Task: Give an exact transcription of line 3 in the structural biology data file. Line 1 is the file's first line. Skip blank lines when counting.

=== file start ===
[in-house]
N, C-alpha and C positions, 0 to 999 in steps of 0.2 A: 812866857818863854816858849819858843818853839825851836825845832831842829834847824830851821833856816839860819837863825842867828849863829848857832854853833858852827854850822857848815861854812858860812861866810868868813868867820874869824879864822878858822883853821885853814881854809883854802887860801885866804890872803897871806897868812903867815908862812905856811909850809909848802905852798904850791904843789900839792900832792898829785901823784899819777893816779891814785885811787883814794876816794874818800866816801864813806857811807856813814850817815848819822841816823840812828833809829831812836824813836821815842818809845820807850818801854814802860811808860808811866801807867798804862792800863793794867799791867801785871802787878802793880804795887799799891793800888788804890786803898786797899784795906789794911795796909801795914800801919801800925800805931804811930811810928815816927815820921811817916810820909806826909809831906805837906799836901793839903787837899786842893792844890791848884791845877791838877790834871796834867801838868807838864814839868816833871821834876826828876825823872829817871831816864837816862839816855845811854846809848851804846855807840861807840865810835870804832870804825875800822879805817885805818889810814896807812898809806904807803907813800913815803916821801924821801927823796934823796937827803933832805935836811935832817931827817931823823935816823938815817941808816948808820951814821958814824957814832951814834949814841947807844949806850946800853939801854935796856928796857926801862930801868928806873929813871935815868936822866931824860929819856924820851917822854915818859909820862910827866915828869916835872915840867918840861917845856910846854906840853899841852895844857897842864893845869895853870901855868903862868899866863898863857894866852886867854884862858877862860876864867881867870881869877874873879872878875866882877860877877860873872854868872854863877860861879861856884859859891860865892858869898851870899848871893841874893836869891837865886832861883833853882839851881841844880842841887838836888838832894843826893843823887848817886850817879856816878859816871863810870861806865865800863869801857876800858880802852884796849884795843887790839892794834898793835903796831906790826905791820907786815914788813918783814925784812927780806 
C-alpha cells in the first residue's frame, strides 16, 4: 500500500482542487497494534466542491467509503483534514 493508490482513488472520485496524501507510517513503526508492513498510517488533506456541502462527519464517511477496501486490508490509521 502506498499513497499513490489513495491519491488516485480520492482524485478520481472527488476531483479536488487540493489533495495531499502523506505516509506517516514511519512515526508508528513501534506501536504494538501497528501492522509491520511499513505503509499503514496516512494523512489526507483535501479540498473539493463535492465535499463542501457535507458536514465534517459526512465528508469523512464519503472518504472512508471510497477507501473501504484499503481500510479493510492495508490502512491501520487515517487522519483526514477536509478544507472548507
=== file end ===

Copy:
C-alpha cells in the first residue's frame, strides 16, 4: 500500500482542487497494534466542491467509503483534514 493508490482513488472520485496524501507510517513503526508492513498510517488533506456541502462527519464517511477496501486490508490509521 502506498499513497499513490489513495491519491488516485480520492482524485478520481472527488476531483479536488487540493489533495495531499502523506505516509506517516514511519512515526508508528513501534506501536504494538501497528501492522509491520511499513505503509499503514496516512494523512489526507483535501479540498473539493463535492465535499463542501457535507458536514465534517459526512465528508469523512464519503472518504472512508471510497477507501473501504484499503481500510479493510492495508490502512491501520487515517487522519483526514477536509478544507472548507